If we’ve learned anything in the last couple of months, it’s that something can start apparently very small and isolated and far away – but spread with lightning speed around the globe. As with viruses, so with ideas. And the idea of taking away road space left empty by lockdowns and giving it over to pedestrians and cyclists began just over a month ago in Bogotá, which created 13 miles of bike lanes overnight on 17th March . It wasn’t long before Mexico City was considering following suit  and from there the idea spread to North America with Vancouver closing roads in response to crowded parks  – as opposed to the initial UK reaction of just closing the parks – and Winnipeg and Calgary also closing streets. 

Minneapolis created 18 miles of space simply by closing the roads through its parks  while Denver has 13 miles of road temporary road closures  and other cities from Boston to Oakland also followed suit. 

Not that it was all down to the authorities – in Washington DC some citizens haven’t waited for official actions and appear to have implemented their own Pandemic pavements  and some UK shops have done similar  raising the question should councils just be distributing cones to citizens to let them make changes where they see fit? 

In Europe the idea has also taken off – and with growing ambition. Brussels has brought forward a planned bike lane and you can see how quickly it can be done once the authorities put their minds to it.

The success of Berlin’s first temporary bike lane prompted applications from residents in 133 other German cities and also shows what can be done quickly when necessary. 

Budapest is putting in temporary bike lanes on multi-lane roads until at least September. Barcelona is removing car parking for wider pavements and bike lanes  and improving its bus lanes.  Milan have a plan to transform 35km of streets over the summer for a rapid, experimental city-wide network. Paris has gone further still with a plan to create 650km of cycleways after the lockdown

Down under we’ve seen automated pedestrian crossings so people don’t have to touch potentially contaminated buttons but the real ambition has come from New Zealand (in this and so many other aspects of its pandemic response) which is providing providing millions of dollars in extra funding for temporary pavement widening and bike lanes across the whole country 

So what about in Britain? Here the response has been slower but things are starting to change. Sustrans has issued some recommendations for the whole of the UK  although councils’ powers are a little different in Scotland. The UK government has loosened rules on traffic orders  – although apparently not by very much. Inspired by this article in the Guardian, Brighton council were then the first to close road space to cars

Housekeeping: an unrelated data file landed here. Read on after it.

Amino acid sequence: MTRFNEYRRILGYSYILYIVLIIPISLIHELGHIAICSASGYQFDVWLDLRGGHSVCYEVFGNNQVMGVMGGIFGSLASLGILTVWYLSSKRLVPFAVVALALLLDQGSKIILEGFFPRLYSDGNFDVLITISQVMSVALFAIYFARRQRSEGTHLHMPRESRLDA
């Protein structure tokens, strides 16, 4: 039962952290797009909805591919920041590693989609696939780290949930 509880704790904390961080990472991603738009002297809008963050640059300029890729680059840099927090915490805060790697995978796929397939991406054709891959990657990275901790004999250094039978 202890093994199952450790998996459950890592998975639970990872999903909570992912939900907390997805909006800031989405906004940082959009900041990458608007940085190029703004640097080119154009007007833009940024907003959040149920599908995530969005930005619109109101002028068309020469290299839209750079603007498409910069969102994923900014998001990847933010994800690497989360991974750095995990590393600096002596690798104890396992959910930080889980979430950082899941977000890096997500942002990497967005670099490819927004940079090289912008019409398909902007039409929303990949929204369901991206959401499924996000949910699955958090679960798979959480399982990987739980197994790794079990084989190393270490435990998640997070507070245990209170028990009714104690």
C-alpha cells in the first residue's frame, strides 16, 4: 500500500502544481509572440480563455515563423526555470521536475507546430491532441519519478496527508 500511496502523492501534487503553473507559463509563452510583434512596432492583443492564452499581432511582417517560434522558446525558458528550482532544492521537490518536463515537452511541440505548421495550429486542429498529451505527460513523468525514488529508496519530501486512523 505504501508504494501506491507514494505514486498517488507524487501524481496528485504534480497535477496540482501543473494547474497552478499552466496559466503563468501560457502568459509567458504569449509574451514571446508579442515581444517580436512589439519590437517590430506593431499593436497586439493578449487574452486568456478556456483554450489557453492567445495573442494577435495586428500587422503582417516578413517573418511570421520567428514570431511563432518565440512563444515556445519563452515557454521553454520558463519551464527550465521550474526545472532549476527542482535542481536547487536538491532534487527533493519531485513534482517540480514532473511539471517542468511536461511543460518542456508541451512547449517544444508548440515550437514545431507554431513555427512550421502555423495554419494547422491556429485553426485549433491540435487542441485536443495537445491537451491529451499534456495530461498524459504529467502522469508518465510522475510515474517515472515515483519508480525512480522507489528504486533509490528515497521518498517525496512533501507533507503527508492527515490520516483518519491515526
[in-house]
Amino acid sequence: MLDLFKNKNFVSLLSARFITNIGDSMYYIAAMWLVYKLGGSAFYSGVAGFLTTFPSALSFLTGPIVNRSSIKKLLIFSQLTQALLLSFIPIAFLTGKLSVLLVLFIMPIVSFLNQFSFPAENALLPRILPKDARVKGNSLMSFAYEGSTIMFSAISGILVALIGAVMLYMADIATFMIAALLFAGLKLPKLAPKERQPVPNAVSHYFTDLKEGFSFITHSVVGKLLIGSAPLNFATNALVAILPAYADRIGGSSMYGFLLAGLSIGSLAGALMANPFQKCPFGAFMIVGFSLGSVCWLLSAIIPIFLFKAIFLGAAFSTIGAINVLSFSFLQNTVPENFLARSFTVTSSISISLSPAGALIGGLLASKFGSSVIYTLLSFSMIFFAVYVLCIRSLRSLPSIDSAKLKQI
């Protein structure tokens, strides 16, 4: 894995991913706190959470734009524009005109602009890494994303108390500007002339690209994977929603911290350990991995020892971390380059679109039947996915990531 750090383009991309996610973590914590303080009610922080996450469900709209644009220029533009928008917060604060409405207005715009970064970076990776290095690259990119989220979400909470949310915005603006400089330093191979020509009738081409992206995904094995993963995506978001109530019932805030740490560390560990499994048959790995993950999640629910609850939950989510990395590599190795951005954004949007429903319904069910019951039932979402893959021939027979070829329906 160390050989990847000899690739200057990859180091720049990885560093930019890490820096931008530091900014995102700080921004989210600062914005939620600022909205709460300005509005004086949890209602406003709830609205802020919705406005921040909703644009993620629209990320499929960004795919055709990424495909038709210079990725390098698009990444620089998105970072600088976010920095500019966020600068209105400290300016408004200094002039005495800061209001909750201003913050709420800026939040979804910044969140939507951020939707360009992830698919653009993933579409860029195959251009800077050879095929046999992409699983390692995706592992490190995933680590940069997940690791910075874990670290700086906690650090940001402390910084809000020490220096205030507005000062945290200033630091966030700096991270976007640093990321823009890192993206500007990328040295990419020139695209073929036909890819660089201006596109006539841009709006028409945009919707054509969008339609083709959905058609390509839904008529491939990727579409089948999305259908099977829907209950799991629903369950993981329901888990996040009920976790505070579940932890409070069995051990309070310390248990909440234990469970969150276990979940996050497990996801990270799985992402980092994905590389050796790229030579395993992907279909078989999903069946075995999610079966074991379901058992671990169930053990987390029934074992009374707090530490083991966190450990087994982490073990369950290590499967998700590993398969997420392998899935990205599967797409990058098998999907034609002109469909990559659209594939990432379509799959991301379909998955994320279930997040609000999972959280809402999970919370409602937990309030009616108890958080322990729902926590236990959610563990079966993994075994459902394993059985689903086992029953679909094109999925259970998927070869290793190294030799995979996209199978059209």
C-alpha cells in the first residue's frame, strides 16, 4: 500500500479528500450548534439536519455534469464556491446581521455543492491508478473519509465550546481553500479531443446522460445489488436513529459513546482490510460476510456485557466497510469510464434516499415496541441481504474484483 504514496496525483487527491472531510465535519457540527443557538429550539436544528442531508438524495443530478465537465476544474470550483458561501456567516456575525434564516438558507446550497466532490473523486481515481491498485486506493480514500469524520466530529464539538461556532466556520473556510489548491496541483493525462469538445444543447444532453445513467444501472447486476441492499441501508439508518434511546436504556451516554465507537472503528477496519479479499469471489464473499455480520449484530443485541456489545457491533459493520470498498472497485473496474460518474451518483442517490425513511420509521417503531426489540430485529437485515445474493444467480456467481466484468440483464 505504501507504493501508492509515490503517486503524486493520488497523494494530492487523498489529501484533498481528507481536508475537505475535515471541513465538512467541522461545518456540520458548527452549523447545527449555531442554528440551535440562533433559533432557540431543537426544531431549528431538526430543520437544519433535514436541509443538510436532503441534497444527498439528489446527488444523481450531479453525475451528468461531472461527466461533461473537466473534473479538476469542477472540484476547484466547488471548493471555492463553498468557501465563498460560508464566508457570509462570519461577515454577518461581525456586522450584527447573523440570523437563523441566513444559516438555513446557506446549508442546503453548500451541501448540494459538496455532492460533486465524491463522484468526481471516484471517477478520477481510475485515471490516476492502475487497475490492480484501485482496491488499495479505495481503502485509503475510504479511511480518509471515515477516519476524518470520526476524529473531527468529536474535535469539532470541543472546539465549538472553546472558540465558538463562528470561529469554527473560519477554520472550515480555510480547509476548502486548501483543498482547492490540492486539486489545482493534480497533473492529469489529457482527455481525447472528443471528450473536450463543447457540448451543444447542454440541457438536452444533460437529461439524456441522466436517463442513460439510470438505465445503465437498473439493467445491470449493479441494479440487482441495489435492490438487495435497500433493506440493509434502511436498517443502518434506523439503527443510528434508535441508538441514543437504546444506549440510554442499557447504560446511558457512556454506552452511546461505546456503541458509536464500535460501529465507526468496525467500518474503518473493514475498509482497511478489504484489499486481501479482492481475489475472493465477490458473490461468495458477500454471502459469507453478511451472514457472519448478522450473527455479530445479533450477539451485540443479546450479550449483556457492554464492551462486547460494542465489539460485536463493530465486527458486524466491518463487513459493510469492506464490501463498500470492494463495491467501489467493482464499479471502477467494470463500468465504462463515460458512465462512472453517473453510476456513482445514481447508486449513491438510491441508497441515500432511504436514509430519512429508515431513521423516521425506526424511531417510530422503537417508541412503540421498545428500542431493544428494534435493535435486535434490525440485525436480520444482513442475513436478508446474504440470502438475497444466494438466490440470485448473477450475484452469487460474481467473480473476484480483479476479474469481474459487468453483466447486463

Here’s a lovely little film about the effect for one doctor

In London Hackney is cutting rat running with filtered streets, Hammersmith and Fulham are widening pavements  and Lambeth has a plan:

Liverpool has opened the Birkenhead tunnel to cyclists 

The timing of traffic signals has been changed in Manchester to reduce waiting times for pedestrians 

And it’s not just been in the cities: the Isle of Man now has a blanket top speed limit of 40mph, making journeys safer for everyone, including drivers, and keeping the pressure off the health service there.

In Scotland, the initial moves weren’t good – although Glasgow and other places have suspended parking in parks, in Edinburgh, Holyrood Park actually opening to drivers on Sundays leaving bikes and pedestrians squeezed together

However Edinburgh and Glasgow councils have reportedly been in discussions with the transport minister  and since we started our #SpaceForDistancing campaign there are further signs of movement in Dundee with local cyclists and the council together looking at where space could be made for active travel.

We’re also seeing further hopeful signs in Glasgow and Edinburgh and Midlothian:

Thank you to everyone who’s been tweeting and posting over the weekend – it’s been a real buzz to see so many ideas and suggestions. We’re hoping for that there will be positive news soon – the minister will be making a statement on transport in Holyrood tomorrow. Please do keep on the pressure though – whether on Twitter, or writing to your council leaders directly as in this thoughtful blog post asking for space for everyone. The pandemic has made stark so many of the inequalities in our societies – this is one small way that we can start to redress the balance 

Scotland is a country that prides itself on its sense of fairness, and which likes to look outwards, especially to its European neighbours. We hope this summary shows just how many great examples there are out there of Space For Distancing – it’s time we joined the rest of the world in putting this in place.

Space For Distancing: As the world acts, will Scotland follow?